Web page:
Banking, metal and realty stocks pull down the benchmark index
RIL, ONGC, Bharti Airtel recover
U.S. Govt rejects GM revamp plan
MUMBAI: The stock indices fell sharply wiping out most of the gains these benchmark indices regained in the last few days. The benchmark Bombay Stock Exchange 30-share sensitive index Sensex) nosedived by 480.35 points at close on Monday.
The Sensex, which opened at 9902.35, touched a low of 9520.96 and finally closed at 9568.14, loosing 480.35 points from its previous close of 10048.49, a recent high. The S&P CNX Nifty fell below the psychological mark of 3000. The broader 50-share NSE Nifty lost 130.50 points to close at 2978.15 compared to the previous close of 3108.65.
The fall was led by banking, metal and realty stocks on weak global cues, which hit the investor sentiment. However, Reliance Industries, ONGC and Bharati Airtel recovered from their lower levels, which lifted the indices marginally at close On the last days of the financial year, banking stocks declined on concerns of mark-to-market (MTM) losses on their bond portfolio. The yield of the ten-year bonds fell for the seventh day in a row on Monday, the longest losing streak in almost two months. The yield on ten-year benchmark bonds (2019) climbed to the highest since November 2008.
Metal stocks lost as metal prices declined on the London Metal Exchange (LME). The rate-sensitive realty sector stocks declined on news that many bankers were still not ready for a major rate cuts as many expected. The European stock markets dropped as the U.S. Government rejected restructuring plans for General Motors and Chrysler, the cash crunch automakers. Moreover, Spain announced its first banking bail-out plan since the beginning of the crisis. Key benchmark indices of the U.K., France and Germany declined.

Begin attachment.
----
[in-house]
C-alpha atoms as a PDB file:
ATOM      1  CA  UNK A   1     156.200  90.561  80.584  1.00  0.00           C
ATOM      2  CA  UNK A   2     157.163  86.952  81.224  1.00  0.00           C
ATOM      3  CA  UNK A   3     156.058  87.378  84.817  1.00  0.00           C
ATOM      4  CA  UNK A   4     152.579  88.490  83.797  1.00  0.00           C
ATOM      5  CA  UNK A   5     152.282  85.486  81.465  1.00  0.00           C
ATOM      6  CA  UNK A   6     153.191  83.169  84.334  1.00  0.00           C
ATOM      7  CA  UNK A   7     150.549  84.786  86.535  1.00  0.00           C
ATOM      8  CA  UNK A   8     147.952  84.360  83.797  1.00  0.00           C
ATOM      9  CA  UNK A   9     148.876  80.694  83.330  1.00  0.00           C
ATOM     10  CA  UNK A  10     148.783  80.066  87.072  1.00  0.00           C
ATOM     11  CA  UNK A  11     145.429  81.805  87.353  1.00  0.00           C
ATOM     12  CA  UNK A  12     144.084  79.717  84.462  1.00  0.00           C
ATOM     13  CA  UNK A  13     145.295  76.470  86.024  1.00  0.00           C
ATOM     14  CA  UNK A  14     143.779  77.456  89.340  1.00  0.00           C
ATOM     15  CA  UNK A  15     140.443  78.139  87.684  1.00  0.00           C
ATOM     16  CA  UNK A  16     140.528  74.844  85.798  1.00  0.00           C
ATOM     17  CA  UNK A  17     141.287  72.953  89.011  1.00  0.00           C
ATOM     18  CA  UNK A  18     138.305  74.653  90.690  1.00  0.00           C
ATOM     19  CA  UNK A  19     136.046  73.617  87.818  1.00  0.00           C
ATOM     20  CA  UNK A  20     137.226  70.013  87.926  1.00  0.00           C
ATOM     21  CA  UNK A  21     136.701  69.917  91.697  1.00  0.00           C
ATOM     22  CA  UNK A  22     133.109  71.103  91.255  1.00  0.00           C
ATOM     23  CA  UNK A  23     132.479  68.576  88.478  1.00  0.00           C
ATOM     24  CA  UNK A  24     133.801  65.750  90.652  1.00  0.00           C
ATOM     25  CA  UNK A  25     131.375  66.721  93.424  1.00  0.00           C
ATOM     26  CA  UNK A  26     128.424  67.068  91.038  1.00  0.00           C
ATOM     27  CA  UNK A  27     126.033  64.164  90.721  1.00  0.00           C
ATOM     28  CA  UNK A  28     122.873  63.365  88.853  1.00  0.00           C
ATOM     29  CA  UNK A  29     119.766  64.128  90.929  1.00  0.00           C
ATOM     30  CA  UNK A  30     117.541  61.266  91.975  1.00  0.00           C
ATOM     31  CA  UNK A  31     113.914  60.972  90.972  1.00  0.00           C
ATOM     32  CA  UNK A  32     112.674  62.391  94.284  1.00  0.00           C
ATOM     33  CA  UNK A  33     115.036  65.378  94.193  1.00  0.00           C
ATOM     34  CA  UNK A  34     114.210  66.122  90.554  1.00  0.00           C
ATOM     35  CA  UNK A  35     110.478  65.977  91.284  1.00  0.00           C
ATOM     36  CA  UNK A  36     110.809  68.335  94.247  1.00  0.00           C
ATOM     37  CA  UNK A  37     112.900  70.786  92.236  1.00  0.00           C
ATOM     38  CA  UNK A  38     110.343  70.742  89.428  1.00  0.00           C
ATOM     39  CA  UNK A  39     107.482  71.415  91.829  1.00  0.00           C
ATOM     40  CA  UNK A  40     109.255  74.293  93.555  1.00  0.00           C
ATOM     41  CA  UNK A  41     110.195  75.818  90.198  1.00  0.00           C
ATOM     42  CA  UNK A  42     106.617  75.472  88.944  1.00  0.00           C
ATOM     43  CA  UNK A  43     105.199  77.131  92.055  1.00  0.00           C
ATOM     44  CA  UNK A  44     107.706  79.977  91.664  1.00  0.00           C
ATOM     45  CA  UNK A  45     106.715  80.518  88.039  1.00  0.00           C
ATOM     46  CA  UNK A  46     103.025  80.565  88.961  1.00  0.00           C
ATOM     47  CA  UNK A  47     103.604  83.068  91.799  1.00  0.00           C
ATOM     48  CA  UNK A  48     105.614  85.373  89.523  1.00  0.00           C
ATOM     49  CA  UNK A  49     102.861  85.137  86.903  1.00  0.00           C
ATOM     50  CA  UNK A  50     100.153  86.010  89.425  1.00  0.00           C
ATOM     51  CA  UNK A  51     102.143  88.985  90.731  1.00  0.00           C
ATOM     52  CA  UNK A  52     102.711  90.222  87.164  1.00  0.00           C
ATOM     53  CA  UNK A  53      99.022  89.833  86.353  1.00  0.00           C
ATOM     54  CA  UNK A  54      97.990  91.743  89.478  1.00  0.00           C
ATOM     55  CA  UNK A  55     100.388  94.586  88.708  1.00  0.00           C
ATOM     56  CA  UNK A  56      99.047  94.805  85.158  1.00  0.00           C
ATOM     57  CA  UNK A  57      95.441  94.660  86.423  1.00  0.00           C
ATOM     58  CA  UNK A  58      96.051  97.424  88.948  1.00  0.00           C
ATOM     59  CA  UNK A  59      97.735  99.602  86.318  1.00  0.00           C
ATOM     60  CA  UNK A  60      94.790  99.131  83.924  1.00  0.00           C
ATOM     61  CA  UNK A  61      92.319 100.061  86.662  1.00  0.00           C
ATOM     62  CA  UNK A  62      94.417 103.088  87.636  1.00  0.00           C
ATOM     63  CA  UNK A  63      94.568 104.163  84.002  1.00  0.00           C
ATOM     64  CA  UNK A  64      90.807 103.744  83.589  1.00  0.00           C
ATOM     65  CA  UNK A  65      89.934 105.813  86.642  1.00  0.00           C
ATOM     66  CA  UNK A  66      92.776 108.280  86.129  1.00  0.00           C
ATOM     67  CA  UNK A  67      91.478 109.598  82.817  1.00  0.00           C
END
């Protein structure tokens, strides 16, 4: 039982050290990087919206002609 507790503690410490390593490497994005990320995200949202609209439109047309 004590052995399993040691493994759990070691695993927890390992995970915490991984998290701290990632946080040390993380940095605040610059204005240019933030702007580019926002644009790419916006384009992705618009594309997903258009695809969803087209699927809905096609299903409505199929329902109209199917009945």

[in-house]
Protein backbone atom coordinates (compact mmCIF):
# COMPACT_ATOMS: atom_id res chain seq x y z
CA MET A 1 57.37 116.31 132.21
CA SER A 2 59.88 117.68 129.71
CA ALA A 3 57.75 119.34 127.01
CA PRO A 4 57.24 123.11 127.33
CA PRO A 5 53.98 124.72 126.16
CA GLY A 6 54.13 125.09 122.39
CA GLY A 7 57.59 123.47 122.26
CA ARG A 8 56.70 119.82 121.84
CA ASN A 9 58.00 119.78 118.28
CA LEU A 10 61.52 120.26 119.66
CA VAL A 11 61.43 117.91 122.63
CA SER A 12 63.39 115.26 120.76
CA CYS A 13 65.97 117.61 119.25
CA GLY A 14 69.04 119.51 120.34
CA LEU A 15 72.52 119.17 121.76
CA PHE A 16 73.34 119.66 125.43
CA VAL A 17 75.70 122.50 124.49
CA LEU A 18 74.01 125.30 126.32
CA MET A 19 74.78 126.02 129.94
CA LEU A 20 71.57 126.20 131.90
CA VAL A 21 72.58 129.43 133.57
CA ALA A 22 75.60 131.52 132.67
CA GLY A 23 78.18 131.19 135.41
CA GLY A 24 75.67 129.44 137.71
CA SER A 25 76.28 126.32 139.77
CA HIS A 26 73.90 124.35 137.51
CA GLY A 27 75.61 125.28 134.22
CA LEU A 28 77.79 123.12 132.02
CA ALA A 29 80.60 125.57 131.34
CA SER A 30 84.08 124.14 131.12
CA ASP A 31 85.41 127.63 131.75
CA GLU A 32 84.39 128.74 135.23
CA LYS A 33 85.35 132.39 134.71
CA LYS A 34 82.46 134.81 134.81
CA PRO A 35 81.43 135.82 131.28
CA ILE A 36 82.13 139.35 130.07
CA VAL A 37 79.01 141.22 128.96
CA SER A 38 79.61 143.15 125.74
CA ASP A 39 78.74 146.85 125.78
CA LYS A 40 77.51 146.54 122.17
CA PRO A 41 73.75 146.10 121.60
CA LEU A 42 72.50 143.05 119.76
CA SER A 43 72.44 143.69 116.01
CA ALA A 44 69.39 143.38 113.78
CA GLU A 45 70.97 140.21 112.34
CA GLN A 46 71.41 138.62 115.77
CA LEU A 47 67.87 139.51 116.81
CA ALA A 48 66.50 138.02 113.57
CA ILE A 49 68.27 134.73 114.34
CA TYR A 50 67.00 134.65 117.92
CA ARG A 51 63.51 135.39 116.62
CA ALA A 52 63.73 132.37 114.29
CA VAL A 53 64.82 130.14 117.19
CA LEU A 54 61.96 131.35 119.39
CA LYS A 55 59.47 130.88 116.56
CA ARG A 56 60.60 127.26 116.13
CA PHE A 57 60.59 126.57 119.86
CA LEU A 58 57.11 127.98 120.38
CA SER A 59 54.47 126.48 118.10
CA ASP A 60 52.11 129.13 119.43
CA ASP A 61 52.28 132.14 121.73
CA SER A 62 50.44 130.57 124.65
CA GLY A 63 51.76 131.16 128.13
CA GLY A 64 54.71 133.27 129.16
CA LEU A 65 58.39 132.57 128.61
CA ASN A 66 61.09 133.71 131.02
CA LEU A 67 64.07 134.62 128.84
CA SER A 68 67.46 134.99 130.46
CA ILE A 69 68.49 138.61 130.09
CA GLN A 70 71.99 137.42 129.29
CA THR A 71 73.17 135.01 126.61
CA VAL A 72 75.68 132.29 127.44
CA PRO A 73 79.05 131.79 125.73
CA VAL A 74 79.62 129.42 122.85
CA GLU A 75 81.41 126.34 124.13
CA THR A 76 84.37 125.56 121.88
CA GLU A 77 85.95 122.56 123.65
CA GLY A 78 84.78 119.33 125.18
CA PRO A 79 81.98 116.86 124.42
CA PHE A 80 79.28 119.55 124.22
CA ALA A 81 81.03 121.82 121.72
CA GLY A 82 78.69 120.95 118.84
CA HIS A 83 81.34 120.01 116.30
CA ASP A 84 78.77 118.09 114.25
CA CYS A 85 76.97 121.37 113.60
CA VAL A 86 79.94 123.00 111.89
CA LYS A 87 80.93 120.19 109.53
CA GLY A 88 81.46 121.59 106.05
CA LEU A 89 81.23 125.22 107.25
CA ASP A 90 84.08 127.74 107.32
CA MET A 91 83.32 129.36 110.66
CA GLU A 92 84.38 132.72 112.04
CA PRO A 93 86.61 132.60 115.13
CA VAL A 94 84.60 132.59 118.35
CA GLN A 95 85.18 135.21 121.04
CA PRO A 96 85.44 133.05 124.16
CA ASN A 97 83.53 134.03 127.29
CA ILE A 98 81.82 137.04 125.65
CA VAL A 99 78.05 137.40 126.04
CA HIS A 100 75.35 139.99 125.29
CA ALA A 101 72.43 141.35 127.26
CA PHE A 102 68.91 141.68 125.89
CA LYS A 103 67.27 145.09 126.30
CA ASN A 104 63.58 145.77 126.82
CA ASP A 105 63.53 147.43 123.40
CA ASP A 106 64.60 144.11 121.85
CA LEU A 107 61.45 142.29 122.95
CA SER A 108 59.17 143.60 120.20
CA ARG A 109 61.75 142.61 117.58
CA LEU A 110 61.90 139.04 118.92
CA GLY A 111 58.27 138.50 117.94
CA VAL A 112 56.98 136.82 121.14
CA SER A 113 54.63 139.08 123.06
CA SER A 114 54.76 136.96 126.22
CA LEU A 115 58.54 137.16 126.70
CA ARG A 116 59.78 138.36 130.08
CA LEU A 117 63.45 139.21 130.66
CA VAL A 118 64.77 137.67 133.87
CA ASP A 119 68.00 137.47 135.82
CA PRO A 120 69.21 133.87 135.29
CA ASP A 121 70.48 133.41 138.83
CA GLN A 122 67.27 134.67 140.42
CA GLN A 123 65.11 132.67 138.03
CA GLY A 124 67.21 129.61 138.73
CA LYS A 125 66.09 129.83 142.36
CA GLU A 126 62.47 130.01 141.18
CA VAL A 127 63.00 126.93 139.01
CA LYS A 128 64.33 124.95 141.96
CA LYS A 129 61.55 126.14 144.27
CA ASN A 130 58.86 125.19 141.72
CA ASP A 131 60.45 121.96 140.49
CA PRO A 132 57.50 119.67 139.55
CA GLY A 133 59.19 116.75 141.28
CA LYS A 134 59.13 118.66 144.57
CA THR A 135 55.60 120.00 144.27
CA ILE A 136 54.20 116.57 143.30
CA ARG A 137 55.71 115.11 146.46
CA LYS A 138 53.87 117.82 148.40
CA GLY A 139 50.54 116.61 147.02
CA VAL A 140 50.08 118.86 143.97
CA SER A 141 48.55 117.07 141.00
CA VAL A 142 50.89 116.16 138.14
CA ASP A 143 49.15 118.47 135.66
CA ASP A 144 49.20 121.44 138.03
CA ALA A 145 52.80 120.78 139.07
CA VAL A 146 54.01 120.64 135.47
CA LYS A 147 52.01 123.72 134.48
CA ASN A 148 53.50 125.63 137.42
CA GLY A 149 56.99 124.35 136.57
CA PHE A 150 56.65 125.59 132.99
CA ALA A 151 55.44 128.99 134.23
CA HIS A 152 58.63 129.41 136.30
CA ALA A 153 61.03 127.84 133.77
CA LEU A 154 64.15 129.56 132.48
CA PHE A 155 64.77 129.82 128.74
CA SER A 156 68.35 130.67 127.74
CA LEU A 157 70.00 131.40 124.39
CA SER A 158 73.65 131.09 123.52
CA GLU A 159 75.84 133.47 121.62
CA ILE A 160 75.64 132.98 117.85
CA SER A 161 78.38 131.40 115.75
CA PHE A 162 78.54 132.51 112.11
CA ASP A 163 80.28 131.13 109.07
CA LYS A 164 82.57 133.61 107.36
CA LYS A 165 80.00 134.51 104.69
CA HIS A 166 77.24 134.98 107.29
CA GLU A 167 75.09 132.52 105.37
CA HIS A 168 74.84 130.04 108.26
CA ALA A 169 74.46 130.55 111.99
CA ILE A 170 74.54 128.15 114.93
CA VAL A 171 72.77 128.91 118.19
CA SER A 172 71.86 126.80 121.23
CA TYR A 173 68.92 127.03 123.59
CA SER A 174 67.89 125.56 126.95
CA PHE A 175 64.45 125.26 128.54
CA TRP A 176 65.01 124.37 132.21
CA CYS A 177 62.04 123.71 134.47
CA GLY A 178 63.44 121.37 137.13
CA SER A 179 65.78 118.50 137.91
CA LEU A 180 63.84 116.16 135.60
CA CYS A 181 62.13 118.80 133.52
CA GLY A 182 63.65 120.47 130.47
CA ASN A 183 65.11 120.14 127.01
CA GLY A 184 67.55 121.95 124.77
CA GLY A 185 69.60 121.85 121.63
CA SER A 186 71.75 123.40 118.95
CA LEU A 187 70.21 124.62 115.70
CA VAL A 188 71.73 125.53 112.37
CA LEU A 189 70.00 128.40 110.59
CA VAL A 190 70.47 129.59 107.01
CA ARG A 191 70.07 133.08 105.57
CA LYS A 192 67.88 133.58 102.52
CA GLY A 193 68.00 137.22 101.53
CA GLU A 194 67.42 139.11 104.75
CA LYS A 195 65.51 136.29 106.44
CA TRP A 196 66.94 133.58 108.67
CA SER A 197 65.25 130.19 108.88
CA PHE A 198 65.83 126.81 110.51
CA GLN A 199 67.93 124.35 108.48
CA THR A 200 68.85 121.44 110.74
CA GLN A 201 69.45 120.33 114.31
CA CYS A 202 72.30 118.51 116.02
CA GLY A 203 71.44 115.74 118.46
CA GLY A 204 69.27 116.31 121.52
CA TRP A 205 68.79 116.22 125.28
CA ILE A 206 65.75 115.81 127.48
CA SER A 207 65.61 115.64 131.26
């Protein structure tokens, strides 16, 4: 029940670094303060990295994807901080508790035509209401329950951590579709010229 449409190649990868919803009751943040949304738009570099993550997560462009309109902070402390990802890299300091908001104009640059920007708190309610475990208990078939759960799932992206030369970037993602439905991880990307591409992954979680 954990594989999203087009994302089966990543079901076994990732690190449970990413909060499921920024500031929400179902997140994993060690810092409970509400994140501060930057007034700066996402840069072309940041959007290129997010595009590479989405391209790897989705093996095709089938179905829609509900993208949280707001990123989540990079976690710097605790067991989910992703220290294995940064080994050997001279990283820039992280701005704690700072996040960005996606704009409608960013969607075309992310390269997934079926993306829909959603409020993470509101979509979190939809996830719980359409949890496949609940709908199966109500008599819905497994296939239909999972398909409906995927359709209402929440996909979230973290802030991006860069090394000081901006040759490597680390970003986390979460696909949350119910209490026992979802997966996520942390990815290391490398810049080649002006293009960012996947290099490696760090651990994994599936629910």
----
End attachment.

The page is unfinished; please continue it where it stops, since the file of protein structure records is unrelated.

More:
Asian markets declined for the first time in the last six days. The key benchmark indices in China, Hong Kong, South Korea, Singapore and Taiwan were down between 0.69 per cent and 4.78 per cent. Japan’s Nikkei slipped by 4.53 per cent as investors booked profit after last week’s rally. U.S. Treasury Secretary Timothy Geithner said that some banks would need large amounts of Government aid and he has suggested a plan to shore up the nation’s banks with a public-private partnership to finance the purchase of illiquid real estate assets. Meanwhile, reports suggest that a coordinated agreement on a stimulus plan to revive the global economy by G-20 nations’ summit appears diminished ahead of the formal start of the meeting.